(CNN) -- "Golden Girls" star Bea Arthur's generosity lives on.
The actress, who died in April, included a $300,000 donation to New York's Ali Forney Center, an organization supporting homeless LGBT youth, in her will, leaving center Executive Director Carl Siciliano overwhelmed by her kindness.
Siciliano said he knew of Arthur's plan to include the center in her will, but never knew the amount.
He had been struggling to keep the doors of the shelter open. The organization assists more than 1,000 people each year, providing shelter for those who had to leave home "for being who they are," Siciliano said.
"The last year and a half, since the economic crisis started, it's been really hard to keep this program going," Siciliano said. "A lot of the foundation and corporate money that we used to get has dried up, and we've been growing. Every day, we have about 125 kids a night waiting to get into our housing."
But on Tuesday morning, a FedEx carrier delivered a $300,000 check.
Siciliano said he immediately started to cry. Arthur's donation couldn't have come at a better time.
"For months, I've been really sweating to make each payroll, and we're usually a month or two behind on our rent, and there have been times when I was afraid that I wasn't going to hold it together," he said. "That kind of terror of [trying to] keep this thing going has come to an end for now with this extraordinary generosity."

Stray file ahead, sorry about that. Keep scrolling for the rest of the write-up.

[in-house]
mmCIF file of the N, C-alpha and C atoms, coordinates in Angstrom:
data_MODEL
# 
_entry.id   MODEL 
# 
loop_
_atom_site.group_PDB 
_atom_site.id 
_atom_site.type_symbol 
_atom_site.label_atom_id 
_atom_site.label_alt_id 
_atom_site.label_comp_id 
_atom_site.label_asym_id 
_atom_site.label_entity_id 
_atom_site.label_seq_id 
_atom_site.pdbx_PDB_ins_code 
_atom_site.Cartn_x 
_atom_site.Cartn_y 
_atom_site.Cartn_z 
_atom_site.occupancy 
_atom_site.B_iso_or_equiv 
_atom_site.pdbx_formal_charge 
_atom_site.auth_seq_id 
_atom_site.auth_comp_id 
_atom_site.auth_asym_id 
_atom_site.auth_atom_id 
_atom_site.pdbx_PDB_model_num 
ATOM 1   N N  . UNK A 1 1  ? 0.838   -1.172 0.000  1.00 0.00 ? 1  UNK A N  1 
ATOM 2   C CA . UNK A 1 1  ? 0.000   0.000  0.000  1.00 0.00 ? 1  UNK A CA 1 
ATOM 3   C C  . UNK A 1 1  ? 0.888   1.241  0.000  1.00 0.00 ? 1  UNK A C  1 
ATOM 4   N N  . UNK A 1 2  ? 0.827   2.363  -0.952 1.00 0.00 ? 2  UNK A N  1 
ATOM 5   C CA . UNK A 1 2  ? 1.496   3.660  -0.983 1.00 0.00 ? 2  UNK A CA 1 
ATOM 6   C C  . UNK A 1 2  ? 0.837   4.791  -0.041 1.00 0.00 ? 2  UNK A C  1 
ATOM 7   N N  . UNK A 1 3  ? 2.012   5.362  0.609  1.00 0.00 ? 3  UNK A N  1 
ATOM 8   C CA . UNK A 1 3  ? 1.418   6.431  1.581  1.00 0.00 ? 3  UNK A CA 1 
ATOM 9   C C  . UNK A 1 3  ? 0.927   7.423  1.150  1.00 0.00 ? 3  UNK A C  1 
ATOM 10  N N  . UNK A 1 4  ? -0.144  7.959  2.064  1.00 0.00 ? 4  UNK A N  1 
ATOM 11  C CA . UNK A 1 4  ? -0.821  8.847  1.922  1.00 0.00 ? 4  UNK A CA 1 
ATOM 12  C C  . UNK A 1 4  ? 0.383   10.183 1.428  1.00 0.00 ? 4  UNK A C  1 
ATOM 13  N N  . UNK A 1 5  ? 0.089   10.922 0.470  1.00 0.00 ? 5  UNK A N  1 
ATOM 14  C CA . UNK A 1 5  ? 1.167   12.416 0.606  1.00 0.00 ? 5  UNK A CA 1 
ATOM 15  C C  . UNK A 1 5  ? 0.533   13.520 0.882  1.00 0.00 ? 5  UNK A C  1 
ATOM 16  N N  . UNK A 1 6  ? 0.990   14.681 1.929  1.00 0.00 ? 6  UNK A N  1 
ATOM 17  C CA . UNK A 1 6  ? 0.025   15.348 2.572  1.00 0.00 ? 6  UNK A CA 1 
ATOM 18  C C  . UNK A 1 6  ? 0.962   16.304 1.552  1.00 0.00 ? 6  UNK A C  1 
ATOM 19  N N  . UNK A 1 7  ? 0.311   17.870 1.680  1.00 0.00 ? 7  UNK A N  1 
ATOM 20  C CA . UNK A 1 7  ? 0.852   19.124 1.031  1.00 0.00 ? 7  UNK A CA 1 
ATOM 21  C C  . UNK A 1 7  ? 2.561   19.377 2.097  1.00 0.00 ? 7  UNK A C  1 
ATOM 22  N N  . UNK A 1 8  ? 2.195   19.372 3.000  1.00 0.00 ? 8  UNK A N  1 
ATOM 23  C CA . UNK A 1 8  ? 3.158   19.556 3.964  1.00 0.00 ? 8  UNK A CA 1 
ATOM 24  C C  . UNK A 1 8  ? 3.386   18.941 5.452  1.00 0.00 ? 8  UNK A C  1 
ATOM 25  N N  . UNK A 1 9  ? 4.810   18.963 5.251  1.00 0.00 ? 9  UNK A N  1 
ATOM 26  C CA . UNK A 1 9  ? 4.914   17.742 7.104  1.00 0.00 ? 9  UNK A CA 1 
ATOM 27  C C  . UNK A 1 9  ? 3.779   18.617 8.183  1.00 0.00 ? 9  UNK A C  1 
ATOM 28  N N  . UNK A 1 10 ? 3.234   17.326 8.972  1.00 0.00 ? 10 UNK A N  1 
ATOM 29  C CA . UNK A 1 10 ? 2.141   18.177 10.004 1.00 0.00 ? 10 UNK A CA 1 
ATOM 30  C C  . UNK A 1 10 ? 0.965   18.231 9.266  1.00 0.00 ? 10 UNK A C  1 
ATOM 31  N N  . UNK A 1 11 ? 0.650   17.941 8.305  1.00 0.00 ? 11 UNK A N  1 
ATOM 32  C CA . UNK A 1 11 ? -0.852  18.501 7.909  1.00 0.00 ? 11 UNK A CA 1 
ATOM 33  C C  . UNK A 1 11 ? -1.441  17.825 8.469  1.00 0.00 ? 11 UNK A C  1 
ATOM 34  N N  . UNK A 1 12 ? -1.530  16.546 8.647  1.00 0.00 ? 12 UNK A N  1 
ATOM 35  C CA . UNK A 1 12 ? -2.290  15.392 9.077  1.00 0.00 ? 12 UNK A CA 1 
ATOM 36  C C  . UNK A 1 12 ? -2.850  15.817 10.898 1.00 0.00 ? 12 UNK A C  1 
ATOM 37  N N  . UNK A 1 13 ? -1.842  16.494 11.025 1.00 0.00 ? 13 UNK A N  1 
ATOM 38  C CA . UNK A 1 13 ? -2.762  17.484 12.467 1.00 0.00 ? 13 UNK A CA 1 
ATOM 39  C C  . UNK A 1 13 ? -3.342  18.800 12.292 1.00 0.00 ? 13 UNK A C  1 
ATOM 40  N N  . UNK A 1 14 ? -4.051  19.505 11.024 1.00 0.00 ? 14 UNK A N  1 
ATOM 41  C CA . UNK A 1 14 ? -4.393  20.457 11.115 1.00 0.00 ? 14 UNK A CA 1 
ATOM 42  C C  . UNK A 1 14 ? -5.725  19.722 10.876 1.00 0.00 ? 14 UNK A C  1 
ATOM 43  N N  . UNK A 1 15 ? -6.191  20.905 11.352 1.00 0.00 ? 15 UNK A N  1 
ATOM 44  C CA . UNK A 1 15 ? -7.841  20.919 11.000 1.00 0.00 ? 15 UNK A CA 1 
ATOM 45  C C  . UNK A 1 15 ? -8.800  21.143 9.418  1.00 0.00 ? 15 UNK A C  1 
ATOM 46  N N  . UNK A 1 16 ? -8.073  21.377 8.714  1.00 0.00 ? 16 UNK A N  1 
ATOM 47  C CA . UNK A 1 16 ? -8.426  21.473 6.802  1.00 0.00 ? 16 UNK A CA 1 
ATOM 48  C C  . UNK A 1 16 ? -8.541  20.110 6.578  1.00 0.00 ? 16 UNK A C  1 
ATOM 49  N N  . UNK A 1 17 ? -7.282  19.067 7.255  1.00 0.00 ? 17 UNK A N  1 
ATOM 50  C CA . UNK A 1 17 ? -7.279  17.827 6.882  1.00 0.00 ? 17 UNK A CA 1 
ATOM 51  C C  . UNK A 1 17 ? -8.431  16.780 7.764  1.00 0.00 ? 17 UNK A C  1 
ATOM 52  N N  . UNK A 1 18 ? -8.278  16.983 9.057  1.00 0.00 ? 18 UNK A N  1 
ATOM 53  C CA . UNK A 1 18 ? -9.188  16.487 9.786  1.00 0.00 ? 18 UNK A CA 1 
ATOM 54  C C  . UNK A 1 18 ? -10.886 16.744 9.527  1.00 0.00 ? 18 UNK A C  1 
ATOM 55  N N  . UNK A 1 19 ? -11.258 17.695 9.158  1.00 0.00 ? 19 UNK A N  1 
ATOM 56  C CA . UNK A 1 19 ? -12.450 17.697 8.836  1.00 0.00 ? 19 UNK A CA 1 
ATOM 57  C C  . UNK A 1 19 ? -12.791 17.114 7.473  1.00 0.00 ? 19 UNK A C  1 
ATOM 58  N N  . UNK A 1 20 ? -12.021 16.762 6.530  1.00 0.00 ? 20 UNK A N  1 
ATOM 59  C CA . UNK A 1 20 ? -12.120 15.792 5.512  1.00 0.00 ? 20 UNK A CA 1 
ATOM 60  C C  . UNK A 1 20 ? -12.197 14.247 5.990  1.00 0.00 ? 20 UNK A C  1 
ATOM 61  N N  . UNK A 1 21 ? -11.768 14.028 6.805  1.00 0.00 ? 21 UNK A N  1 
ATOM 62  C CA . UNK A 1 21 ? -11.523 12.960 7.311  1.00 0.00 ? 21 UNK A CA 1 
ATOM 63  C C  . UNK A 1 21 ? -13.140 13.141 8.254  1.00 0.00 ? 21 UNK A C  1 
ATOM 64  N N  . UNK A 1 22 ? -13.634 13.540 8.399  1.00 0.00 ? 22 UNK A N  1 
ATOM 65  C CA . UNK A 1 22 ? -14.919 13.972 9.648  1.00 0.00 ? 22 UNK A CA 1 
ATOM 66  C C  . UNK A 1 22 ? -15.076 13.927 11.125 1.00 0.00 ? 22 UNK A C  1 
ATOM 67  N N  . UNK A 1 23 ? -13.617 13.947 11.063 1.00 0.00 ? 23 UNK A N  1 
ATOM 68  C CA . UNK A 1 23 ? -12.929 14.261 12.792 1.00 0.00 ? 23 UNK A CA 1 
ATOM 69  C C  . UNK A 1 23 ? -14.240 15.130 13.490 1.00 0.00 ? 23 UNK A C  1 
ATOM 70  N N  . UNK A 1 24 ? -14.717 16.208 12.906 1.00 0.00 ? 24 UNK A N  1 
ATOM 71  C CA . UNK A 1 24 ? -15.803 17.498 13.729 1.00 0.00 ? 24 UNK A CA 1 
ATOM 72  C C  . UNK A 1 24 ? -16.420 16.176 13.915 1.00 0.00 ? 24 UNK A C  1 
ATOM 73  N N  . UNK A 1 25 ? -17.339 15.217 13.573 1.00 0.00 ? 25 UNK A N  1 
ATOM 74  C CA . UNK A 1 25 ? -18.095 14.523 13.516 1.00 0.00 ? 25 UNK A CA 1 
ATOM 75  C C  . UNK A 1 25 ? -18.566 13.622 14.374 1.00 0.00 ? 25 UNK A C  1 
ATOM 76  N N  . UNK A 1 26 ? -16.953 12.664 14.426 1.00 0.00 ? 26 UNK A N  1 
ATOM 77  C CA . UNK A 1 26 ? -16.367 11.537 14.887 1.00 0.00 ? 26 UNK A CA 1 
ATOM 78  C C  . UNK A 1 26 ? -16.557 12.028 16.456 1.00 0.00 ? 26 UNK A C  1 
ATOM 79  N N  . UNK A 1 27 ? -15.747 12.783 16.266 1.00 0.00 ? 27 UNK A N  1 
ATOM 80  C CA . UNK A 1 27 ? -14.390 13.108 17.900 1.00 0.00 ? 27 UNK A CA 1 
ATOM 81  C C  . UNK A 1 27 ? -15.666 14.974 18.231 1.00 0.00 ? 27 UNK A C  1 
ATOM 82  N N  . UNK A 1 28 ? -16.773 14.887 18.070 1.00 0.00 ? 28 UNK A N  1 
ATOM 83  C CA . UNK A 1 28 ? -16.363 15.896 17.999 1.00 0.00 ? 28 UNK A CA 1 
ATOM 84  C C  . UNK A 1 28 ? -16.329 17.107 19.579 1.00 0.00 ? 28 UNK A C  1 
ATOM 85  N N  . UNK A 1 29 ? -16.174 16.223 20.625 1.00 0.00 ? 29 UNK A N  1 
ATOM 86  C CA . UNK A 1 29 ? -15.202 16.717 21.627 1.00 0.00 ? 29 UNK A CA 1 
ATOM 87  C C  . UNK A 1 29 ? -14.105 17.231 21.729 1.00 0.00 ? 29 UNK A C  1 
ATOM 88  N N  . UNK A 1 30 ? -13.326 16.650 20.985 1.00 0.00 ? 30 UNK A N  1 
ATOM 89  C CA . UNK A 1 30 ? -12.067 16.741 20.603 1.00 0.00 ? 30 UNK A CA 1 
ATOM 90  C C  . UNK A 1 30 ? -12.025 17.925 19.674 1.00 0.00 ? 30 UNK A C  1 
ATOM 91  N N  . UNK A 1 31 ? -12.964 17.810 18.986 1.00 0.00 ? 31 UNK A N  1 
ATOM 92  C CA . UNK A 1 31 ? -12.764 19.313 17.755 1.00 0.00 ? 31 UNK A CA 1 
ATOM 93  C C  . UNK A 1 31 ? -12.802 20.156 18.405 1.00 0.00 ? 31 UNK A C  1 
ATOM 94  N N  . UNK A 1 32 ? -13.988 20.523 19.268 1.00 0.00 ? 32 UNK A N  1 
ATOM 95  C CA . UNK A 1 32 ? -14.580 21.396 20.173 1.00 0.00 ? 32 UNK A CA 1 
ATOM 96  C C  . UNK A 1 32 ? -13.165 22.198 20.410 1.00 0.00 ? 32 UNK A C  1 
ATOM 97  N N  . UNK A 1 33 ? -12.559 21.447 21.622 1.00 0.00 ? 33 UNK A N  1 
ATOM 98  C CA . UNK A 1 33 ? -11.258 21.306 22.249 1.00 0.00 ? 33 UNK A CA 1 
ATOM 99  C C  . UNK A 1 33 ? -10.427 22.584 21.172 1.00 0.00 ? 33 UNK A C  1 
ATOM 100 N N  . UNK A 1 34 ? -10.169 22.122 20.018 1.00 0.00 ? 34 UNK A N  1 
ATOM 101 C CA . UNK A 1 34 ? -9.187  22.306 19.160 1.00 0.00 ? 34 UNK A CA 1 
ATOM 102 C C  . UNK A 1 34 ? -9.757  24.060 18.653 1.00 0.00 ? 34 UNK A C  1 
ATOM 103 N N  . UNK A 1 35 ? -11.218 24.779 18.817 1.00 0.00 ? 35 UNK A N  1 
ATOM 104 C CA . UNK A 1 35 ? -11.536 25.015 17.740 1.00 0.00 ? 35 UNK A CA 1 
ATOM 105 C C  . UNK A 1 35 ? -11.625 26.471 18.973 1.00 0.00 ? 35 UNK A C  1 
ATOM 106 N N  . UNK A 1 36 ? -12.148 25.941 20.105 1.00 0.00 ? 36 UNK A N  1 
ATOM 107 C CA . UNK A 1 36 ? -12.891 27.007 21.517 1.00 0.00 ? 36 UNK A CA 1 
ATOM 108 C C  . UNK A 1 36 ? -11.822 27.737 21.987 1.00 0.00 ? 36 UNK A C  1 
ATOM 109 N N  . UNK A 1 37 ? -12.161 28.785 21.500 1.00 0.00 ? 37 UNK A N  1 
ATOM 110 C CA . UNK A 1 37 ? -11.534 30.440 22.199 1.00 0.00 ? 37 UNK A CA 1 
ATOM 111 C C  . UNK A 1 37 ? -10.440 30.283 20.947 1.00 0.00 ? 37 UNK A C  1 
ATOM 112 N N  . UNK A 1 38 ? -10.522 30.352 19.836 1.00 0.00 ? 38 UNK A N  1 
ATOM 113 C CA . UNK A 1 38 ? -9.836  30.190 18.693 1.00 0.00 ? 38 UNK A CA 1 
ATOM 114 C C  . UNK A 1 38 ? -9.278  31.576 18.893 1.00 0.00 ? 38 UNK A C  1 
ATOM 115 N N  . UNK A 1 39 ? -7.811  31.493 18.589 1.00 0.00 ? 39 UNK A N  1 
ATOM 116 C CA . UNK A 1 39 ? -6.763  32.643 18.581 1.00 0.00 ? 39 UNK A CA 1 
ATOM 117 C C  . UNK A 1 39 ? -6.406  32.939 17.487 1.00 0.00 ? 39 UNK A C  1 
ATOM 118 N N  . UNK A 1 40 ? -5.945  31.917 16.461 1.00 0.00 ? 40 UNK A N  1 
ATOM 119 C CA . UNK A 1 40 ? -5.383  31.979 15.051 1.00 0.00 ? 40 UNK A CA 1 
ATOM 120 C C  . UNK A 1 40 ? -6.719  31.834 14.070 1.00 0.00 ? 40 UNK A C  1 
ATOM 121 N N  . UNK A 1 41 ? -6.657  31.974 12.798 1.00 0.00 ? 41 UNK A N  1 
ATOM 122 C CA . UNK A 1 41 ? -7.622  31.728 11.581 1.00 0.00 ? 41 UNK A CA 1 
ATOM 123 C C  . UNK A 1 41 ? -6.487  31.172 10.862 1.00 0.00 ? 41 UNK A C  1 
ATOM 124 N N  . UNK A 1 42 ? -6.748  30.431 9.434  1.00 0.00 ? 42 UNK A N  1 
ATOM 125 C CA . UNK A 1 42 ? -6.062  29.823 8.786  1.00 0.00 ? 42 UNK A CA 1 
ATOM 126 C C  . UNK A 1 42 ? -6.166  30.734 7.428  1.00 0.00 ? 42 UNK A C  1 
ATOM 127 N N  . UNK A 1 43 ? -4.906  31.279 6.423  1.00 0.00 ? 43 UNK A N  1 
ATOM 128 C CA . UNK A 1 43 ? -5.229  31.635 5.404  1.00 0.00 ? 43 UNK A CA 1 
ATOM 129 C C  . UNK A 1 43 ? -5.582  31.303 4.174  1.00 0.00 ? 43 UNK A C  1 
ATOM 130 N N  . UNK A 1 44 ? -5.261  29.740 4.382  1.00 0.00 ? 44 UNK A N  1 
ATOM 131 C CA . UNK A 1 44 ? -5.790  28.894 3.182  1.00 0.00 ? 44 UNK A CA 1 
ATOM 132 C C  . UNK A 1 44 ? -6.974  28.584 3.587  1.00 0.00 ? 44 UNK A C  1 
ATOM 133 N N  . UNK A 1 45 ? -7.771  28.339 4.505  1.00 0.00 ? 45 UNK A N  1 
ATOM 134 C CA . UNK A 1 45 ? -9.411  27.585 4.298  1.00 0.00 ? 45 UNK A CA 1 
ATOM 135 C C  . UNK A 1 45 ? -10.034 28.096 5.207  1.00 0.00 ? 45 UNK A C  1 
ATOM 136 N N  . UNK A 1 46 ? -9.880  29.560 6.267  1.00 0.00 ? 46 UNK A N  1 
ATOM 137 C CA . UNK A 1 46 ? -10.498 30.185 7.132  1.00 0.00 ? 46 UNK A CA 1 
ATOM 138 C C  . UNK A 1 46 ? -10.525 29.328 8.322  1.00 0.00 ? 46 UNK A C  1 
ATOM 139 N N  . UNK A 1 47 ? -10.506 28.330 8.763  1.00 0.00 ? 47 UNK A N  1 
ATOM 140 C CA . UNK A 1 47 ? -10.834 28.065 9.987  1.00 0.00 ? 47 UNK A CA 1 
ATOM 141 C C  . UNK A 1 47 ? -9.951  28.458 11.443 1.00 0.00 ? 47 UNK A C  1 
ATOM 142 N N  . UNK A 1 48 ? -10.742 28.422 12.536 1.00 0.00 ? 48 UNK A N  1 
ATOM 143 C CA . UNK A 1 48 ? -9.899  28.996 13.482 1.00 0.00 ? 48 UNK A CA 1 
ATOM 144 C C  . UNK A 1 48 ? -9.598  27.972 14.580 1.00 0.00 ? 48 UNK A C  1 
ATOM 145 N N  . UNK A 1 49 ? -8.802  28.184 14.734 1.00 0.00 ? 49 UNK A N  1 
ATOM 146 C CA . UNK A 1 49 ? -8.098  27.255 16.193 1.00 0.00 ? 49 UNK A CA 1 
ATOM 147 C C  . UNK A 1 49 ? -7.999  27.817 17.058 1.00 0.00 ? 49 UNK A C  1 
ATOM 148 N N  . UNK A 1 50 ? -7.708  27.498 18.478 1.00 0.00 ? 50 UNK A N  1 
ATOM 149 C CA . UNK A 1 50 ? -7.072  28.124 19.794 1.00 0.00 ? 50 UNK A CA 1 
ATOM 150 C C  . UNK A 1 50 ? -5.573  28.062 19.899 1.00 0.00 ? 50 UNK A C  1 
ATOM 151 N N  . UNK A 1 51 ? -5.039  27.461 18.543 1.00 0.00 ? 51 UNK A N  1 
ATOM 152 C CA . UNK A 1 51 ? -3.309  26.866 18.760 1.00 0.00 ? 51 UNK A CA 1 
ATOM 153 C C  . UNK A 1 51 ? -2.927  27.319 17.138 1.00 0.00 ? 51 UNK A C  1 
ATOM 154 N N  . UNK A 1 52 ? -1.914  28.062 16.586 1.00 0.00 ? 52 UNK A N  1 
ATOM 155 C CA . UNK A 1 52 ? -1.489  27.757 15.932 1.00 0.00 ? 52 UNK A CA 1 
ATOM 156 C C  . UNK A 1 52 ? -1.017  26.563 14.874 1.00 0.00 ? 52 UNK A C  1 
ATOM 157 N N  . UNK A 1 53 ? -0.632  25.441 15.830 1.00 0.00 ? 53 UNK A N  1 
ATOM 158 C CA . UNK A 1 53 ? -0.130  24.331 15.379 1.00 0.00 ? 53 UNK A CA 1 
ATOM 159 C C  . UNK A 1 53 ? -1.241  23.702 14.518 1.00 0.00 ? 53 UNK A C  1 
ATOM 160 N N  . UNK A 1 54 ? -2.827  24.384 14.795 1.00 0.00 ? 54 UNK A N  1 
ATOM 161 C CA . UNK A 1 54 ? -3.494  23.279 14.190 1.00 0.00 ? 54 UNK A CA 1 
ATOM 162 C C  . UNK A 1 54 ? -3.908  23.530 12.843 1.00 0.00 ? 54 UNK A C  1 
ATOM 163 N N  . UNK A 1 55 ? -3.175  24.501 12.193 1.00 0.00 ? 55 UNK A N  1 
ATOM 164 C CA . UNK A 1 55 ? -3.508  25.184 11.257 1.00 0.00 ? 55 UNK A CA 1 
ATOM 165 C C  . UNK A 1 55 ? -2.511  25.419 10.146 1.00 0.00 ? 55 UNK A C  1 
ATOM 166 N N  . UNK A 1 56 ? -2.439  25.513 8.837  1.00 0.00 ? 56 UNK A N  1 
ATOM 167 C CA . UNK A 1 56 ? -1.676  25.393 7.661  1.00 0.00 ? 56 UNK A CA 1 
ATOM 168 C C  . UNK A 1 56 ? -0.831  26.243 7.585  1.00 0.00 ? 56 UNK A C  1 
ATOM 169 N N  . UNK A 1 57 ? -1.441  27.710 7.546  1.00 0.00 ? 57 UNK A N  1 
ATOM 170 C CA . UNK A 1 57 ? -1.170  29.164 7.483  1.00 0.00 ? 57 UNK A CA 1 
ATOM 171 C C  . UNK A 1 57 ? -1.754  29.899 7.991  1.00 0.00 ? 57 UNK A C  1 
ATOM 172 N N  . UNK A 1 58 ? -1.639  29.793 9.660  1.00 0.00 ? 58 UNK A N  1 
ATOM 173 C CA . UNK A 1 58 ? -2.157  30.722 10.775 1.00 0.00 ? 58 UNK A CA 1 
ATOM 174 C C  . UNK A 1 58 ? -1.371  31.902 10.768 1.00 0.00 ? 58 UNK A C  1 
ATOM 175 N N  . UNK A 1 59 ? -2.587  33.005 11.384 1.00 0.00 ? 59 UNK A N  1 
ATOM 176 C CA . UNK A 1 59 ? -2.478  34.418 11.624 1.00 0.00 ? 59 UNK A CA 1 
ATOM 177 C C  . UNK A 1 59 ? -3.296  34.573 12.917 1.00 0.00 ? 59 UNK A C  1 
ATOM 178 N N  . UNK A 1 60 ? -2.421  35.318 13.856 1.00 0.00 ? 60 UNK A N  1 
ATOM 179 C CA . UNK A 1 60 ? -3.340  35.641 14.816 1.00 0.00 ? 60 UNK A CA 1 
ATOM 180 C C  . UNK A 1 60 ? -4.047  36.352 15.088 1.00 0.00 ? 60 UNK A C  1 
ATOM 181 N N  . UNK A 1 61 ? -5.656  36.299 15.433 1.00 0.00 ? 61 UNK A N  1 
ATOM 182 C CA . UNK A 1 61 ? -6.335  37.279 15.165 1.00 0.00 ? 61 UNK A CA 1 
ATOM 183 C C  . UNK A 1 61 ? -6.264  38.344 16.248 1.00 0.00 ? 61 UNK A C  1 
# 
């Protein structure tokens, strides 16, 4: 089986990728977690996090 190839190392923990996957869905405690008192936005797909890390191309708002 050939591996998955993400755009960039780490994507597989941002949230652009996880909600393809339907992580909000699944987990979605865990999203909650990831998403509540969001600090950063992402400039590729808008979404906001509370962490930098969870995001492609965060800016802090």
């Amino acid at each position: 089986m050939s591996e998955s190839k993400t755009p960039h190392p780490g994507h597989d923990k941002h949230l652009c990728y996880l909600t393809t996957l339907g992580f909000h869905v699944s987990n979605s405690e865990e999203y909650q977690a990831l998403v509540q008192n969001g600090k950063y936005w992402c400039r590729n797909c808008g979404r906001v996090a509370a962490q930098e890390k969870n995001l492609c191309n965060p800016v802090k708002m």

Arthur's relationship with the center goes back to 2005, when the stage and screen star agreed to do a benefit at the request of a former set designer to help ease the center's growing pains.
"At that time we were a really small, grassroots organization. We were only sheltering 12 kids at a time," Siciliano said.
The amazing thing, he added, is that Arthur "didn't realize at that point what a serious issue it was, that so many thousands of gay kids were on the streets of our country."
Nevertheless, she was on board. She flew to New York to reprise her one-woman show, "Bea Arthur on Broadway: Just Between Friends" for one night only, raising more than $40,000 for the organization and contributing another sizeable personal donation.
But her generosity didn't stop once the curtain fell. Arthur consistently raised the issue of LGBT homeless youth in press interviews, such as her November 2005 interview with Next magazine.
"I'm very, very involved in charities involving youth," Arthur said in the interview. "These kids at the Ali Forney Center are literally dumped by their families because of the fact that they are lesbian, gay or transgender -- this organization really is saving lives."
With Arthur's donation, Siciliano hopes he can save a few more. Part of the $300,000 will go toward buying a residence that can house 12, and Siciliano plans on naming it after the woman who helped make it happen.
"To have her choose to shine that kind of light on us was remarkable," Siciliano said. "She became an advocate for the issue; she said she would do anything that she could to help these kids."